According to a report from Dave Birkett, the Detroit Lions not only worked out former Air Force linebacker Ryan Watson, but they invited him to rookie camp on May 10.
So Ryan Watson, the former Air Force LB who worked out for the Lions today, performed well enough that he was invited to rookie camp next month. Watson was set to join the Cardinals as a UDFA in 2017 before he was told he had to serve his Air Force commitment.
— Dave Birkett (@davebirkett) April 17, 2019
In four seasons at Air Force, Watson 97 tackles (20 for loss) and 14.5 sacks in 38 games played.
Detroit Lions’ Perfect 2019 NFL Mock Draft: Final Edition
It has been a marathon but we are almost to the promised land which is the 2019 NFL Draft!
After hours and hours of research, all of the so-called “experts” will soon be unveiling their final mock draft of the season and none of them will end up being correct.
I, on the other hand, do not claim to be an expert. Instead, I am just a huge fan of the Detroit Lions who happens to believe to know what the Lions’ biggest needs are and which available prospects can fill those needs.
That being said, here is my final crack at what I believe the “perfect” Detroit Lions’ draft would look like.
*Remember, this is NOT what I think Lions’ GM Bob Quinn WILL do in the upcoming draft, it is what I think he SHOULD do.
Round 1, Pick 8
Ed Oliver (DL) Houston
Oliver is an absolute beast and he could come in and make an immediate impact for a Lions defense that should be greatly improved in 2019.
STRENGTHS: Fluid body control to wriggle off blocks…excellent foot quickness and change of direction skills…shot out of a cannon with his first step…forces holding penalties due to his gap quickness…creates knockback with his speed-to-power skills…ball awareness to track through blocks…uses natural leverage to stay underneath the pads of blockers…better than expected play strength as a run defender…highly aggressive motor and effort never wanes, chasing down plays near the sidelines…dominated from the moment he stepped onto campus and leaves as a three-time All-American, collecting 54.0 tackles for loss over 33 career starts.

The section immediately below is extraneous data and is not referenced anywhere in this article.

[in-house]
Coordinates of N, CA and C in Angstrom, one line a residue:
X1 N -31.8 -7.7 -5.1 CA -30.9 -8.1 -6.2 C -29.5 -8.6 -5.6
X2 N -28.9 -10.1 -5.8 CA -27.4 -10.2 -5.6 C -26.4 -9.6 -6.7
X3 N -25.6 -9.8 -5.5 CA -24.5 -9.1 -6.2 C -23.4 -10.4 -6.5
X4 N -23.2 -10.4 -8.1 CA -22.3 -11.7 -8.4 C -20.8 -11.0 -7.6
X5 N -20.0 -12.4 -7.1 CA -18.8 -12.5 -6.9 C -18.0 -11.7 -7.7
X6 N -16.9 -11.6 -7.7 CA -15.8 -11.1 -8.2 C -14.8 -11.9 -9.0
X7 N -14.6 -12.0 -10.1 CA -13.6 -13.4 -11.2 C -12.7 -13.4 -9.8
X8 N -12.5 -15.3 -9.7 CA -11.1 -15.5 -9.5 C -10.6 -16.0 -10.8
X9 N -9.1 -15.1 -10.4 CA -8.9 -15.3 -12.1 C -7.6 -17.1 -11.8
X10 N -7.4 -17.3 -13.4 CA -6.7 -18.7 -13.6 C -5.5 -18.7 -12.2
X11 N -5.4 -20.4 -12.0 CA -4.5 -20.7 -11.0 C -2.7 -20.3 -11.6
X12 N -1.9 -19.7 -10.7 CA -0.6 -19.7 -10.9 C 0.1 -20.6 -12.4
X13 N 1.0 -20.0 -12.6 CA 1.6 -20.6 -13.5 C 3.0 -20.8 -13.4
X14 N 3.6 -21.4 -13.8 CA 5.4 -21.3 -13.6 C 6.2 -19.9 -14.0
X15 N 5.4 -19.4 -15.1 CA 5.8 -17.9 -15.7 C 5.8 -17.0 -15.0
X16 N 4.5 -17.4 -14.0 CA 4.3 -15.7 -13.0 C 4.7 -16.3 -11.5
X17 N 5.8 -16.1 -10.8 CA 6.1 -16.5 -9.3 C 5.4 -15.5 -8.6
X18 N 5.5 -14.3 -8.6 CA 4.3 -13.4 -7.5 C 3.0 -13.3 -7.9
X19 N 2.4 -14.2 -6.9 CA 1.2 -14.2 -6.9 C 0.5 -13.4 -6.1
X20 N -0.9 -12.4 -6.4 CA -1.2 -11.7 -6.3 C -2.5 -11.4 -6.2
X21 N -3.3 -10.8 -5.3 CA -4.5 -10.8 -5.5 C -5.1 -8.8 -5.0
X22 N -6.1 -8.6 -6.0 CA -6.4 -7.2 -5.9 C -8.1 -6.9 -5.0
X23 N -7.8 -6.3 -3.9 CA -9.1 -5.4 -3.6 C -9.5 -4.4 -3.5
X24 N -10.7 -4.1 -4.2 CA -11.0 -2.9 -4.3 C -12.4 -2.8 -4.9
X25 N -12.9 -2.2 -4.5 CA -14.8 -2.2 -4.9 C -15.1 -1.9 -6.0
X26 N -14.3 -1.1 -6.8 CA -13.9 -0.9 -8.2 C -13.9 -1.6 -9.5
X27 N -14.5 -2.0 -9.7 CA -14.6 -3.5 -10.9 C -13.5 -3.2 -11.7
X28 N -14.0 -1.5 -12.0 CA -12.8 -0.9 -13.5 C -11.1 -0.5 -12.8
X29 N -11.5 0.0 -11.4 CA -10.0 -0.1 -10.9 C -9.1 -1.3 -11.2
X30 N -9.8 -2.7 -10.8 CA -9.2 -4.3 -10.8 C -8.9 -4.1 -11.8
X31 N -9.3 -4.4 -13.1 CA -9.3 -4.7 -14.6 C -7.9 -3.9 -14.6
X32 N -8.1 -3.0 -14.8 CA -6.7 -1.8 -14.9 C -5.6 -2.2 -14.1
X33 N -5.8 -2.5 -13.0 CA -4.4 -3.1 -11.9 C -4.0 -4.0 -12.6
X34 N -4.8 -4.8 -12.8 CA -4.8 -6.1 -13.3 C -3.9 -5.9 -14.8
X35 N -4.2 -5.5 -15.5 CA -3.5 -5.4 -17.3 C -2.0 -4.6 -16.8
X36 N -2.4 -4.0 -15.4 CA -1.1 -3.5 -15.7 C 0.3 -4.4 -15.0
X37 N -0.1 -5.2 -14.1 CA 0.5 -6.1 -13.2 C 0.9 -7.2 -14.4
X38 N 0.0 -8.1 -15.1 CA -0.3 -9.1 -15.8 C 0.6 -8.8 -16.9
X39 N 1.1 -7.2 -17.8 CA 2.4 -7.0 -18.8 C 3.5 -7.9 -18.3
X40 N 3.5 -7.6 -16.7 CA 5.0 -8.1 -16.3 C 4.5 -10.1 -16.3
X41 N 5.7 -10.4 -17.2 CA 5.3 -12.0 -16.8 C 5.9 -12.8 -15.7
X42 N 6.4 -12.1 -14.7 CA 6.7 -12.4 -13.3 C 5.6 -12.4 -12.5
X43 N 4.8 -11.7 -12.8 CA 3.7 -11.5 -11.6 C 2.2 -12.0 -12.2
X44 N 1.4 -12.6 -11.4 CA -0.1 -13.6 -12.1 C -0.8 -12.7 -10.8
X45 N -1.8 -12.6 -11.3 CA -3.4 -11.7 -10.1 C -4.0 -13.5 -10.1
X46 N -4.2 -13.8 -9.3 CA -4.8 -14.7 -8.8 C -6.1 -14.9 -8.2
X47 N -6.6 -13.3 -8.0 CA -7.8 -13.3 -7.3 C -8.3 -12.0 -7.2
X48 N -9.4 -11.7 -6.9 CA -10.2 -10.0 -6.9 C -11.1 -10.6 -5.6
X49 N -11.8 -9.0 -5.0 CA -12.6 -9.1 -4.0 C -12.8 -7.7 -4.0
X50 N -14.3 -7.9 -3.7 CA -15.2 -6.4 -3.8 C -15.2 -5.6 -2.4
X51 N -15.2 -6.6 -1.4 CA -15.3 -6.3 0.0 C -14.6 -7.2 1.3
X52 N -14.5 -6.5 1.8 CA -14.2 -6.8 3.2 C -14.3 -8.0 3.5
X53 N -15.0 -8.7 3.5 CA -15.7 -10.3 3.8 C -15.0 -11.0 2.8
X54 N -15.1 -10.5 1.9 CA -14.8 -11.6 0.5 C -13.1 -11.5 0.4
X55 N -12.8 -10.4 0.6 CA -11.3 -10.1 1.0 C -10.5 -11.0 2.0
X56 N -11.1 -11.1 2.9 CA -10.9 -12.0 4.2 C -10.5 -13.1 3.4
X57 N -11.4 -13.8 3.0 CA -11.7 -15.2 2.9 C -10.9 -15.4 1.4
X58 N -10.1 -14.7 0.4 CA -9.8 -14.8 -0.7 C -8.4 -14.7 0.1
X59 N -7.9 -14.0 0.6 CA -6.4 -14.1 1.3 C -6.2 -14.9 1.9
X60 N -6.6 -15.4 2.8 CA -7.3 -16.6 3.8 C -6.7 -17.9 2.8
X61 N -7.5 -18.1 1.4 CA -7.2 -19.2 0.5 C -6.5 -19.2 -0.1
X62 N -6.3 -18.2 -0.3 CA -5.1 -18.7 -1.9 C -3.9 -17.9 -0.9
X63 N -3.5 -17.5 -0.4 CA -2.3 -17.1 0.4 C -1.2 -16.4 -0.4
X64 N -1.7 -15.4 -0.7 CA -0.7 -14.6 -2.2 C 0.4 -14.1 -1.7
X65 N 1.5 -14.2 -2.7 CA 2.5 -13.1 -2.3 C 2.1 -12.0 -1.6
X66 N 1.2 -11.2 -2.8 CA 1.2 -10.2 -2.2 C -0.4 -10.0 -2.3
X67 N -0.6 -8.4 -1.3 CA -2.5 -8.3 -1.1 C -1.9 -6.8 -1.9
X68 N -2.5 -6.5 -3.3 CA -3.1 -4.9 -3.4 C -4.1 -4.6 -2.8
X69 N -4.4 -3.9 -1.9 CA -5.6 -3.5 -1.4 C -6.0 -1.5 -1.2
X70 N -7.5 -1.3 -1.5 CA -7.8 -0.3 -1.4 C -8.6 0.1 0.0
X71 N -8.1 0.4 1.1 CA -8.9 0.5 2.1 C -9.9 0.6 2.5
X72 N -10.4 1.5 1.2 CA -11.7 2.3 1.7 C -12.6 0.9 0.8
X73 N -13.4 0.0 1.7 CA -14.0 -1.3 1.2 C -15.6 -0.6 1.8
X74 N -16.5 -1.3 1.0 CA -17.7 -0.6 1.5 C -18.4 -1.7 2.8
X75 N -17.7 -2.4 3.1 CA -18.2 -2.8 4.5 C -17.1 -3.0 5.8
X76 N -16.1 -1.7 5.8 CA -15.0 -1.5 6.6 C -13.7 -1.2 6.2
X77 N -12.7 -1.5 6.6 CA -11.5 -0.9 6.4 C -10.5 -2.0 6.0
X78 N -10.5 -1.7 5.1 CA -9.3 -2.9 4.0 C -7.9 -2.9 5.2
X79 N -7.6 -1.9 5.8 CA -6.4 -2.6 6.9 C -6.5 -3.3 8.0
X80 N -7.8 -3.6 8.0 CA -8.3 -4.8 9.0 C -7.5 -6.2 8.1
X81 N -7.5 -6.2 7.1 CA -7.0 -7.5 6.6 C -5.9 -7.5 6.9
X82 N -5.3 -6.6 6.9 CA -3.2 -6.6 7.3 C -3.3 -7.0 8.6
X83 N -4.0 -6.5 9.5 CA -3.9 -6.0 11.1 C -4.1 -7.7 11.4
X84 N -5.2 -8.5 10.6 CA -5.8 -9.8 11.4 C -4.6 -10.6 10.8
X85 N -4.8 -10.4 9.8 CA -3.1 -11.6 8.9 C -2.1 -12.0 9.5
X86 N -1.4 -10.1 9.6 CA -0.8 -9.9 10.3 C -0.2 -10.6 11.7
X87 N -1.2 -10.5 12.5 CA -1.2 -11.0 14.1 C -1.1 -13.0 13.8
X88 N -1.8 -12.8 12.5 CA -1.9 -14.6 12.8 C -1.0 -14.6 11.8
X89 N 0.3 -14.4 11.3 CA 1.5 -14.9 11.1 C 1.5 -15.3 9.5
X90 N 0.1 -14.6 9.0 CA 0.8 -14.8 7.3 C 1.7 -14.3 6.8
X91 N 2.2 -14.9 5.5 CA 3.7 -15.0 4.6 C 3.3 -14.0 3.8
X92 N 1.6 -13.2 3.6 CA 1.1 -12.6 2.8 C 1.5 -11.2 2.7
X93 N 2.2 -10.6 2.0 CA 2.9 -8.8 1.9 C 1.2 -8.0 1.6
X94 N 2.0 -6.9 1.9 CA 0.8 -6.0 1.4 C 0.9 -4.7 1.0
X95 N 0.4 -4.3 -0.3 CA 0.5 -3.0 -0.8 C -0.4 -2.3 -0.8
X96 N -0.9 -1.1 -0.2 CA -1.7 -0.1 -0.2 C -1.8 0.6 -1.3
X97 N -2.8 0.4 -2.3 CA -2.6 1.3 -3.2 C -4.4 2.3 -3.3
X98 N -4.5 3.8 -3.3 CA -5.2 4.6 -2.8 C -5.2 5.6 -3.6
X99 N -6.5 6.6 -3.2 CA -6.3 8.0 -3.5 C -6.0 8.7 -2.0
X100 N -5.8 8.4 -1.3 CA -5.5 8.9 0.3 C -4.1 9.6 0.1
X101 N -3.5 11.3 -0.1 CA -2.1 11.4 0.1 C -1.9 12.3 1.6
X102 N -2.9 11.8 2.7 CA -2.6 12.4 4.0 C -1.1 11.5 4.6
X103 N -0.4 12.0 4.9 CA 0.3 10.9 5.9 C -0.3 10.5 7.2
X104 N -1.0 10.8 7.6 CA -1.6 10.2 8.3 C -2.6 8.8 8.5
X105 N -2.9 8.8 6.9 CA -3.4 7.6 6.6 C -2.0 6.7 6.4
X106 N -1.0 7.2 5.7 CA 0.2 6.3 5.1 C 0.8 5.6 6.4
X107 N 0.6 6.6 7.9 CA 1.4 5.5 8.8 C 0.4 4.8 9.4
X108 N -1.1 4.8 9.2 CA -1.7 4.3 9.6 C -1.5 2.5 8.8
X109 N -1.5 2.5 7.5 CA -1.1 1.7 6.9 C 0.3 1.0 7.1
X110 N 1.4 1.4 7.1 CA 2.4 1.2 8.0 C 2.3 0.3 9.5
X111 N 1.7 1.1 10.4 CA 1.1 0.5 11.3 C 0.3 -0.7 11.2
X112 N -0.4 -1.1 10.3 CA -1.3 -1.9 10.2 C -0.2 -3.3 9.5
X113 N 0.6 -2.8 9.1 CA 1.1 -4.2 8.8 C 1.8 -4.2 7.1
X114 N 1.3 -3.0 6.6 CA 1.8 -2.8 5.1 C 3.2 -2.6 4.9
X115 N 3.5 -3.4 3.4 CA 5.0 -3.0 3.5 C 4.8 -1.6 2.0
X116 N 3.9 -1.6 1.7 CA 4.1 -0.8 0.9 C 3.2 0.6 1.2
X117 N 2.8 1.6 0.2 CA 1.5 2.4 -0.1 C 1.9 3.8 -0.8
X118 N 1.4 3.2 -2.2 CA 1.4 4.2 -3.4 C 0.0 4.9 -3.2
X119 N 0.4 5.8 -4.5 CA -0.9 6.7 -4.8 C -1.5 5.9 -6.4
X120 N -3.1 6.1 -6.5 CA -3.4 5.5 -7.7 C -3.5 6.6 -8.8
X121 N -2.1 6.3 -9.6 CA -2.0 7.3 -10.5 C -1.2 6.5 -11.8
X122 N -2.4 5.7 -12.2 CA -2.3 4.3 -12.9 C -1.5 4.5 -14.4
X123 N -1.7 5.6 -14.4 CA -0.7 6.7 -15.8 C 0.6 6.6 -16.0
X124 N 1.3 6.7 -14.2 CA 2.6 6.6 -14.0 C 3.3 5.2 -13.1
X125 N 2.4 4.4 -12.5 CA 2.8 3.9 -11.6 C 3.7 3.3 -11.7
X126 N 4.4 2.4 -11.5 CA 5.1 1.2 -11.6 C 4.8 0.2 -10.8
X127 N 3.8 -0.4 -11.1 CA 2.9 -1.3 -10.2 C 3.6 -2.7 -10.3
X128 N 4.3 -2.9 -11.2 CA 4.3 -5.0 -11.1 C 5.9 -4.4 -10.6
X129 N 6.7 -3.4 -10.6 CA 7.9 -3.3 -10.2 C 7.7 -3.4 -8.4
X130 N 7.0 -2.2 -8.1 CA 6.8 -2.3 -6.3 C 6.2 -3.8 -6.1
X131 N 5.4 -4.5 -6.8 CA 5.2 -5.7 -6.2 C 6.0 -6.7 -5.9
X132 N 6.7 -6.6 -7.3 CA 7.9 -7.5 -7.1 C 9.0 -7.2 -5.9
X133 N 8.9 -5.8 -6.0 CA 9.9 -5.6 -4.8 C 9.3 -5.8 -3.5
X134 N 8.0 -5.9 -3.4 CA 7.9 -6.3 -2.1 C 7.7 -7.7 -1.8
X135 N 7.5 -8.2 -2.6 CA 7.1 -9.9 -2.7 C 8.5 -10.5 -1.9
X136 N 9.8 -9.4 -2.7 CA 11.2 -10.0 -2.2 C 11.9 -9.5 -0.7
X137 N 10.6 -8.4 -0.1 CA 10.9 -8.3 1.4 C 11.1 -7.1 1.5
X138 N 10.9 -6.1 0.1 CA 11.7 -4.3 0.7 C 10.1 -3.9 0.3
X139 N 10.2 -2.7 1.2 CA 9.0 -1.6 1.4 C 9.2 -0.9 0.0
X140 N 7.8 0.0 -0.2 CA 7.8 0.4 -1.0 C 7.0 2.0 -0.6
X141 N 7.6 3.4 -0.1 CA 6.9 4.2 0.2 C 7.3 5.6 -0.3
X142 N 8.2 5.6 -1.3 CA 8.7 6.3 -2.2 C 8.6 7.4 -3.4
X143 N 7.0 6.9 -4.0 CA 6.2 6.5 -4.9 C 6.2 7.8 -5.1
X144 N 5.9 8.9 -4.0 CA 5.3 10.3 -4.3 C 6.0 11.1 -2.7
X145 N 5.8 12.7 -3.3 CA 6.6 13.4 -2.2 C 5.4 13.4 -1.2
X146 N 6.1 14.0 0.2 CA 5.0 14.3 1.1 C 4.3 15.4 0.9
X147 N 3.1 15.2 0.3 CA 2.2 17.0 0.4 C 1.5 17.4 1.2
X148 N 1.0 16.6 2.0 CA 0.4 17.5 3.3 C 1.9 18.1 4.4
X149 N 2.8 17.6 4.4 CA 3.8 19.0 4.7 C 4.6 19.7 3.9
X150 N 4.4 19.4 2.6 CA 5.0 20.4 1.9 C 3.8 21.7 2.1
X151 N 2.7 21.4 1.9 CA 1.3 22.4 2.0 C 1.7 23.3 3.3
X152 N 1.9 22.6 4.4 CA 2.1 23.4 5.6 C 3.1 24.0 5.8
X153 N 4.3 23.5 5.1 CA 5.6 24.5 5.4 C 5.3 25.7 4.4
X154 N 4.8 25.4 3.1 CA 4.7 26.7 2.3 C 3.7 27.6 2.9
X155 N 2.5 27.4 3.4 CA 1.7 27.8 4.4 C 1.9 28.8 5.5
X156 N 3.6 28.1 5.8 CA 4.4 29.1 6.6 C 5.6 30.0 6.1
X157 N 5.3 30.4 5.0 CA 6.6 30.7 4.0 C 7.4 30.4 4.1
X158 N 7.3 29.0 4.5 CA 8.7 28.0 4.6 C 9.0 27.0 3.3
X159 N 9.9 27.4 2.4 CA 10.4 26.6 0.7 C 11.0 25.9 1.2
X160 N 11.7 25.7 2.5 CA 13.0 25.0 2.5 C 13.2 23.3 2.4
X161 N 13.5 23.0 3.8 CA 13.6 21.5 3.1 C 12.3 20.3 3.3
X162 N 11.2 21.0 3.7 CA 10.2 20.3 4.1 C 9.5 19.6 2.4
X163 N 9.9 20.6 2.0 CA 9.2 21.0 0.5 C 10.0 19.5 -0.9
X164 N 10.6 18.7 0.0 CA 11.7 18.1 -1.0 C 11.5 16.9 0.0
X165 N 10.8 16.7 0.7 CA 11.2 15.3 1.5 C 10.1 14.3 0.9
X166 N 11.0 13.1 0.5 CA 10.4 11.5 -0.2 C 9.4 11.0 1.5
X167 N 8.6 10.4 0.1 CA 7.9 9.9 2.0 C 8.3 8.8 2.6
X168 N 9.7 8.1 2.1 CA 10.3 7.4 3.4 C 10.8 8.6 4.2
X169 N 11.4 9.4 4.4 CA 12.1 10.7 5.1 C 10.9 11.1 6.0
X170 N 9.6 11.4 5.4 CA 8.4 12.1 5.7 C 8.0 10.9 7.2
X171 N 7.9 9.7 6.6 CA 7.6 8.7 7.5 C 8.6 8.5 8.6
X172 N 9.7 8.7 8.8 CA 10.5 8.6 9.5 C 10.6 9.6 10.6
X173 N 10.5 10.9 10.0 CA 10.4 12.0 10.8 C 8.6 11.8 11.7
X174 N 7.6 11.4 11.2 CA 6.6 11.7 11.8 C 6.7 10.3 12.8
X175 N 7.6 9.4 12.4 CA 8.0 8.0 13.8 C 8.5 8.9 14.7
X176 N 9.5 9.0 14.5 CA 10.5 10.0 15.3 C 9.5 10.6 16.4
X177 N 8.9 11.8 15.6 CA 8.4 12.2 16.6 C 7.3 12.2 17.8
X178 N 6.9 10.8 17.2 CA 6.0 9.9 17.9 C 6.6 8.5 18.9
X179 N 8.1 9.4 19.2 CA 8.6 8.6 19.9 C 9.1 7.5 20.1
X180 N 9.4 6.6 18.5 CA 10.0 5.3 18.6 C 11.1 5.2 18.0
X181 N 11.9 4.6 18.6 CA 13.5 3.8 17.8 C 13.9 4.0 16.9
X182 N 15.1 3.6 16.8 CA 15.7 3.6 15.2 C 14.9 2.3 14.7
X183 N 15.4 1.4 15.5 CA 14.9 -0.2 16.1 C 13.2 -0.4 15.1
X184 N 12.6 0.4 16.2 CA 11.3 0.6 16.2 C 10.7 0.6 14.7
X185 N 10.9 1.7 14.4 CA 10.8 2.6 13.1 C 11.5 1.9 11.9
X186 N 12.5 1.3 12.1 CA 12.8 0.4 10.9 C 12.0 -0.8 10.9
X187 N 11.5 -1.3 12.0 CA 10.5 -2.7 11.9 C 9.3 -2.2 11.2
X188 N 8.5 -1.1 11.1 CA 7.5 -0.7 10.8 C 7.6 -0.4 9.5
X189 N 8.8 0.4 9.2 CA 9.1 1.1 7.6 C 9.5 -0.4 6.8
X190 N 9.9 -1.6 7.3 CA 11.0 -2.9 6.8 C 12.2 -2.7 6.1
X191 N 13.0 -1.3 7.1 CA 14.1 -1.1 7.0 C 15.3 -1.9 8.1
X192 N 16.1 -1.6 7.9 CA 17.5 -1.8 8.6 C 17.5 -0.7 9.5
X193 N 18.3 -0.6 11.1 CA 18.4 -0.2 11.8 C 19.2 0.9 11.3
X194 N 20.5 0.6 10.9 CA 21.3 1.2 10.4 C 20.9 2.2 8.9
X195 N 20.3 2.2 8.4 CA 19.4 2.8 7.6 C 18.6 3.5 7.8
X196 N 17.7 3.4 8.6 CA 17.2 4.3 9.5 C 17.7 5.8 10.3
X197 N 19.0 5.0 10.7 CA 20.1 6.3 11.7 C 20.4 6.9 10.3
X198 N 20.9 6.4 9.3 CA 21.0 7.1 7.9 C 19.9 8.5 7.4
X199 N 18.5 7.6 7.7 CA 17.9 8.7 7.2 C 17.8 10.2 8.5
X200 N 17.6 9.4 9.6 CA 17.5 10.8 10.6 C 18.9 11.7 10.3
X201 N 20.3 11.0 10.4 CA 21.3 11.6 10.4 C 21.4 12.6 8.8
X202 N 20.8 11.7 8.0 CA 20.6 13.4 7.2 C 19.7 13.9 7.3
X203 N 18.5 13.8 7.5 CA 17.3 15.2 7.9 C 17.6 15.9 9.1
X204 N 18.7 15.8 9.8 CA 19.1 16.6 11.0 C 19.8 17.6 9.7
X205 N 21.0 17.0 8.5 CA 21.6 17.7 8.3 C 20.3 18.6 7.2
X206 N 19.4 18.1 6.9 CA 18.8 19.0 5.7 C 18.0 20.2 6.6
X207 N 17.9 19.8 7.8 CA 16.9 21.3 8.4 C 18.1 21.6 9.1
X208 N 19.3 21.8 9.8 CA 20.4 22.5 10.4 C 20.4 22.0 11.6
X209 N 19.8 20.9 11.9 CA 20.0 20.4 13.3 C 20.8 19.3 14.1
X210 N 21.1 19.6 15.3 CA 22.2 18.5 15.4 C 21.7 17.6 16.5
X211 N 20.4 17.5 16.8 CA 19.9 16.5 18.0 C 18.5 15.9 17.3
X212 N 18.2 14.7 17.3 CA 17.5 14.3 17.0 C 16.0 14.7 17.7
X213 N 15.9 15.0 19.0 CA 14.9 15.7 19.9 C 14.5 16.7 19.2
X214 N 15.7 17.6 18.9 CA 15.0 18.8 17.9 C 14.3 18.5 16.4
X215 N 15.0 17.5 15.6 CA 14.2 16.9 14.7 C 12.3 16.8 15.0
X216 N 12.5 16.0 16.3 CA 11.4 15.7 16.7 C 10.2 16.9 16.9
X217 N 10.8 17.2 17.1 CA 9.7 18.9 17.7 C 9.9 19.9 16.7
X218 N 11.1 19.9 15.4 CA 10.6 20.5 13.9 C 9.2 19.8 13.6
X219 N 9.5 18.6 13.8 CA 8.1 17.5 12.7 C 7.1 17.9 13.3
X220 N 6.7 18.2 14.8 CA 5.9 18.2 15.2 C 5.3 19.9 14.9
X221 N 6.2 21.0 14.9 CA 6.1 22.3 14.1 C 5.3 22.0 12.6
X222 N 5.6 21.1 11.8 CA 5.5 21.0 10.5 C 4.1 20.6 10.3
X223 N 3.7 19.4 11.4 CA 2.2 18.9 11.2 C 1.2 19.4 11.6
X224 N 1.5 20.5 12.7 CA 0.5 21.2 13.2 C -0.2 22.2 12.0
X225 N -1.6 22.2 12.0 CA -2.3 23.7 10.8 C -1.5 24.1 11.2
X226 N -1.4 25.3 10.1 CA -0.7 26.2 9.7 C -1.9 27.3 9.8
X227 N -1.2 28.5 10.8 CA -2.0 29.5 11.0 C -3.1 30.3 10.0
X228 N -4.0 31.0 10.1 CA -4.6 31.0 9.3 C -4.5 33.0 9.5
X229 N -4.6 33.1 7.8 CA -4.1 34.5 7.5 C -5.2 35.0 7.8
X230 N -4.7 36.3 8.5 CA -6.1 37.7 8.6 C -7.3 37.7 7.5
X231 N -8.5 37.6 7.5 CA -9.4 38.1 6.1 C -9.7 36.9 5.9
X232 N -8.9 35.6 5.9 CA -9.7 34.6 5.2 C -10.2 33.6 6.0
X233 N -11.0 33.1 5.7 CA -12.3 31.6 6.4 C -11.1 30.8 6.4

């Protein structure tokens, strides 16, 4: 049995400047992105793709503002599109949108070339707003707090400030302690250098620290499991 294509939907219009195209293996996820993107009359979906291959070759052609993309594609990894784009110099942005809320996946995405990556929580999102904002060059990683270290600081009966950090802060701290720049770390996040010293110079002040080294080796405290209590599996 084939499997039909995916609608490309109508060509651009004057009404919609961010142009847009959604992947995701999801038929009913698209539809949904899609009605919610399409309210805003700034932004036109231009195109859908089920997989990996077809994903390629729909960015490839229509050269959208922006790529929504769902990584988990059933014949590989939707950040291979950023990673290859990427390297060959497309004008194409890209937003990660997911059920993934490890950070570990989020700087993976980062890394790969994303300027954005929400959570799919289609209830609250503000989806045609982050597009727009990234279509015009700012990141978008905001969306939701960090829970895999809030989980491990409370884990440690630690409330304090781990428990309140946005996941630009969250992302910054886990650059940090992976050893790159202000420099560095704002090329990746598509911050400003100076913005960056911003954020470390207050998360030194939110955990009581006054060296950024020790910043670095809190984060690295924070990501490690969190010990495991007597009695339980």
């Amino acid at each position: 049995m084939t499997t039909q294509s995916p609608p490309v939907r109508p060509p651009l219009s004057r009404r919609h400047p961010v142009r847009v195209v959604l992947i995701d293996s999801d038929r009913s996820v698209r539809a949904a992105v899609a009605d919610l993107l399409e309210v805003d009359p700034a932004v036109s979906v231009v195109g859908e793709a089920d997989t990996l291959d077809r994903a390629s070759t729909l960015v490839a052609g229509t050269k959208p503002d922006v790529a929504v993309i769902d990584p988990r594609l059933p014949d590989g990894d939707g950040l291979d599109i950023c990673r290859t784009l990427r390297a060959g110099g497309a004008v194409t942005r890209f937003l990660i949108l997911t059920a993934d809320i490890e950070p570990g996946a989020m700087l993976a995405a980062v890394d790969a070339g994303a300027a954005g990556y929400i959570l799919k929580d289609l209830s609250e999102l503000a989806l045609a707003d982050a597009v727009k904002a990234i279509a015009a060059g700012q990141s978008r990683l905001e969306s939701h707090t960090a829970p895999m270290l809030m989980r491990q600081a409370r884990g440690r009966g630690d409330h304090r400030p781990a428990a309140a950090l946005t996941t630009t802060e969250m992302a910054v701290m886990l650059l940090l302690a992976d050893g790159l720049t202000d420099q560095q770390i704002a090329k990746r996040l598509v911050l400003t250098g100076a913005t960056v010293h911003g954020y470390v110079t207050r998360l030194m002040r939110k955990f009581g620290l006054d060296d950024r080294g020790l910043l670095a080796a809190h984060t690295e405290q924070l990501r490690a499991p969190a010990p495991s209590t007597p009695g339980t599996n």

WEAKNESSES: Lacks desired frame and length…needs to continue and develop his body and stay in the 280-285 pound range (weighed 274 for most of his final season at Houston)…relied more on motor than brute power to overwhelm blockers in college…not a bull rusher…undeveloped approach with his hands…below- average counter measures once locked up…faced inferior competition in the AAC…several immature moments in college, including an on-field altercation with head coach Major Applewhite regarding a coat issue on the sideline — Oliver has a “young attitude” and has “growing up to do,” according to an NFL scout…missed five games as a junior with a right knee bruise (November 2018) and was limited at the combine with a strained hamstring (February 2019).
SUMMARY: A three-year starter at Houston, Oliver was one of college football’s most disruptive players over the last three years, spending most of his time at nose tackle for the Cougars. With his football flexibility and natural biomechanics, he has rare athletic ability for the position with the backfield vision to recognize play designs and disrupt from different angles. Oliver still requires time to develop his body, mind and technique at the next level. He will struggle with long-armed blockers who get to his frame and control his chest, but his energy and motor are both elite. Overall, Oliver won’t be a natural fit for every NFL scheme, but he is an ideal one-gap penetrator due to his athleticism, instincts and relentless nature, projecting best when he is lined up closest to the football.
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